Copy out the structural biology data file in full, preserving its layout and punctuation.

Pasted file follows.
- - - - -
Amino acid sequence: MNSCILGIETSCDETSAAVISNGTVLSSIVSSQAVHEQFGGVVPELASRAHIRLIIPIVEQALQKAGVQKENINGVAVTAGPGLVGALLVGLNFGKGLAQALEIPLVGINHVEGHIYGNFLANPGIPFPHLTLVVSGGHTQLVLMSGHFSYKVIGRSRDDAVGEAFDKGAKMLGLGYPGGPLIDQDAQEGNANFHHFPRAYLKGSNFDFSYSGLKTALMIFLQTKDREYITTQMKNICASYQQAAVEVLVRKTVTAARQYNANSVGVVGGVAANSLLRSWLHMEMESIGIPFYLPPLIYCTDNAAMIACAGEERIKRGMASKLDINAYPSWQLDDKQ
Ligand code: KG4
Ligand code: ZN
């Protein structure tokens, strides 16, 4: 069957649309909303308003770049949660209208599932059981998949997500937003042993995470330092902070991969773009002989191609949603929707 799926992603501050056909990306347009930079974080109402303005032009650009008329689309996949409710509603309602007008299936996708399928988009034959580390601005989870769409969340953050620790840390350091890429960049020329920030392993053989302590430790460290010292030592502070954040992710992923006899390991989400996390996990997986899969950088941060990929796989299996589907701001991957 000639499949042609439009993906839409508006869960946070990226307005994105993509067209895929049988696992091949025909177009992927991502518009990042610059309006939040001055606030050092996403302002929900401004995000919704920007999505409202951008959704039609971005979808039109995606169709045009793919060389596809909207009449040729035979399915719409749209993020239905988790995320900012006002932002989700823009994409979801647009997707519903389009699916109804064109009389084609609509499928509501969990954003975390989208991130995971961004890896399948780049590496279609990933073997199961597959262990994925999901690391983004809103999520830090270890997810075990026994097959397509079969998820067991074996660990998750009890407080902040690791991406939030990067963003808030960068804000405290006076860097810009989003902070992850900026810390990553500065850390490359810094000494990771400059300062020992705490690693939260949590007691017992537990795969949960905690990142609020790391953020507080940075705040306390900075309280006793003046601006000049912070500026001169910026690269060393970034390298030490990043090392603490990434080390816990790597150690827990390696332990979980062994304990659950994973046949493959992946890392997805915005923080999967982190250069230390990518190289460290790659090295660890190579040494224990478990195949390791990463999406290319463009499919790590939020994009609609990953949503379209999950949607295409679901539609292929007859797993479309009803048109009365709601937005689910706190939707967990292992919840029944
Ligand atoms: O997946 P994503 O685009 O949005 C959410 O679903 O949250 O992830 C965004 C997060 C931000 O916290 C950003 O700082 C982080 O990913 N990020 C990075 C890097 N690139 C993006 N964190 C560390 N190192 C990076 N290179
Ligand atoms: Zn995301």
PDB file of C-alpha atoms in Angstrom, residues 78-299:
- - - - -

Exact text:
Amino acid sequence: MNSCILGIETSCDETSAAVISNGTVLSSIVSSQAVHEQFGGVVPELASRAHIRLIIPIVEQALQKAGVQKENINGVAVTAGPGLVGALLVGLNFGKGLAQALEIPLVGINHVEGHIYGNFLANPGIPFPHLTLVVSGGHTQLVLMSGHFSYKVIGRSRDDAVGEAFDKGAKMLGLGYPGGPLIDQDAQEGNANFHHFPRAYLKGSNFDFSYSGLKTALMIFLQTKDREYITTQMKNICASYQQAAVEVLVRKTVTAARQYNANSVGVVGGVAANSLLRSWLHMEMESIGIPFYLPPLIYCTDNAAMIACAGEERIKRGMASKLDINAYPSWQLDDKQ
Ligand code: KG4
Ligand code: ZN
């Protein structure tokens, strides 16, 4: 069957649309909303308003770049949660209208599932059981998949997500937003042993995470330092902070991969773009002989191609949603929707 799926992603501050056909990306347009930079974080109402303005032009650009008329689309996949409710509603309602007008299936996708399928988009034959580390601005989870769409969340953050620790840390350091890429960049020329920030392993053989302590430790460290010292030592502070954040992710992923006899390991989400996390996990997986899969950088941060990929796989299996589907701001991957 000639499949042609439009993906839409508006869960946070990226307005994105993509067209895929049988696992091949025909177009992927991502518009990042610059309006939040001055606030050092996403302002929900401004995000919704920007999505409202951008959704039609971005979808039109995606169709045009793919060389596809909207009449040729035979399915719409749209993020239905988790995320900012006002932002989700823009994409979801647009997707519903389009699916109804064109009389084609609509499928509501969990954003975390989208991130995971961004890896399948780049590496279609990933073997199961597959262990994925999901690391983004809103999520830090270890997810075990026994097959397509079969998820067991074996660990998750009890407080902040690791991406939030990067963003808030960068804000405290006076860097810009989003902070992850900026810390990553500065850390490359810094000494990771400059300062020992705490690693939260949590007691017992537990795969949960905690990142609020790391953020507080940075705040306390900075309280006793003046601006000049912070500026001169910026690269060393970034390298030490990043090392603490990434080390816990790597150690827990390696332990979980062994304990659950994973046949493959992946890392997805915005923080999967982190250069230390990518190289460290790659090295660890190579040494224990478990195949390791990463999406290319463009499919790590939020994009609609990953949503379209999950949607295409679901539609292929007859797993479309009803048109009365709601937005689910706190939707967990292992919840029944
Ligand atoms: O997946 P994503 O685009 O949005 C959410 O679903 O949250 O992830 C965004 C997060 C931000 O916290 C950003 O700082 C982080 O990913 N990020 C990075 C890097 N690139 C993006 N964190 C560390 N190192 C990076 N290179
Ligand atoms: Zn995301």
PDB file of C-alpha atoms in Angstrom, residues 78-299: